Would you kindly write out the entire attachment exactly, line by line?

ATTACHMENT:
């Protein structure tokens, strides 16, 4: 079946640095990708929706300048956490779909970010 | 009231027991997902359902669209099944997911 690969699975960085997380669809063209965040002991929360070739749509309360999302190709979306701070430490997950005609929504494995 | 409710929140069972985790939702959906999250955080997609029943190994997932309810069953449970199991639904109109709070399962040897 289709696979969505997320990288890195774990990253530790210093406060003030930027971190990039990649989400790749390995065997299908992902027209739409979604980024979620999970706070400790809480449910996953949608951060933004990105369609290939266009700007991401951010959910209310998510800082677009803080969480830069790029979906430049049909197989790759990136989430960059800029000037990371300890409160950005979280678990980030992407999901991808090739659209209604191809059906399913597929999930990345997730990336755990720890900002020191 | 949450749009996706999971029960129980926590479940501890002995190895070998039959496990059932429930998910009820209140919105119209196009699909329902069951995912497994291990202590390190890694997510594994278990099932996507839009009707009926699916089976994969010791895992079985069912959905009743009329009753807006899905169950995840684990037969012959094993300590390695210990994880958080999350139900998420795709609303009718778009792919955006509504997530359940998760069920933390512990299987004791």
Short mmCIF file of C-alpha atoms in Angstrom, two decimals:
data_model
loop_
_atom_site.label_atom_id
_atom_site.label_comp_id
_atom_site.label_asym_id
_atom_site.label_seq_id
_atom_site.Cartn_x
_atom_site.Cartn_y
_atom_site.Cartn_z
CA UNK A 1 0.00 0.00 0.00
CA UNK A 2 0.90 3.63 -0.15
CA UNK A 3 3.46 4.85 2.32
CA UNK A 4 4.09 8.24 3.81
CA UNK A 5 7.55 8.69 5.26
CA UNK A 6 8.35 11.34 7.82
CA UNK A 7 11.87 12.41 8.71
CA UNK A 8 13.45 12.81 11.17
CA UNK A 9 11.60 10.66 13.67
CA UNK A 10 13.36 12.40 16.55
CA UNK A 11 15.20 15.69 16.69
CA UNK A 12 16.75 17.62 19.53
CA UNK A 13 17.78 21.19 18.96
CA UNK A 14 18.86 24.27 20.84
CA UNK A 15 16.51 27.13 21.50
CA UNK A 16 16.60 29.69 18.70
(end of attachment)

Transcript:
């Protein structure tokens, strides 16, 4: 079946640095990708929706300048956490779909970010 | 009231027991997902359902669209099944997911 690969699975960085997380669809063209965040002991929360070739749509309360999302190709979306701070430490997950005609929504494995 | 409710929140069972985790939702959906999250955080997609029943190994997932309810069953449970199991639904109109709070399962040897 289709696979969505997320990288890195774990990253530790210093406060003030930027971190990039990649989400790749390995065997299908992902027209739409979604980024979620999970706070400790809480449910996953949608951060933004990105369609290939266009700007991401951010959910209310998510800082677009803080969480830069790029979906430049049909197989790759990136989430960059800029000037990371300890409160950005979280678990980030992407999901991808090739659209209604191809059906399913597929999930990345997730990336755990720890900002020191 | 949450749009996706999971029960129980926590479940501890002995190895070998039959496990059932429930998910009820209140919105119209196009699909329902069951995912497994291990202590390190890694997510594994278990099932996507839009009707009926699916089976994969010791895992079985069912959905009743009329009753807006899905169950995840684990037969012959094993300590390695210990994880958080999350139900998420795709609303009718778009792919955006509504997530359940998760069920933390512990299987004791």
Short mmCIF file of C-alpha atoms in Angstrom, two decimals:
data_model
loop_
_atom_site.label_atom_id
_atom_site.label_comp_id
_atom_site.label_asym_id
_atom_site.label_seq_id
_atom_site.Cartn_x
_atom_site.Cartn_y
_atom_site.Cartn_z
CA UNK A 1 0.00 0.00 0.00
CA UNK A 2 0.90 3.63 -0.15
CA UNK A 3 3.46 4.85 2.32
CA UNK A 4 4.09 8.24 3.81
CA UNK A 5 7.55 8.69 5.26
CA UNK A 6 8.35 11.34 7.82
CA UNK A 7 11.87 12.41 8.71
CA UNK A 8 13.45 12.81 11.17
CA UNK A 9 11.60 10.66 13.67
CA UNK A 10 13.36 12.40 16.55
CA UNK A 11 15.20 15.69 16.69
CA UNK A 12 16.75 17.62 19.53
CA UNK A 13 17.78 21.19 18.96
CA UNK A 14 18.86 24.27 20.84
CA UNK A 15 16.51 27.13 21.50
CA UNK A 16 16.60 29.69 18.70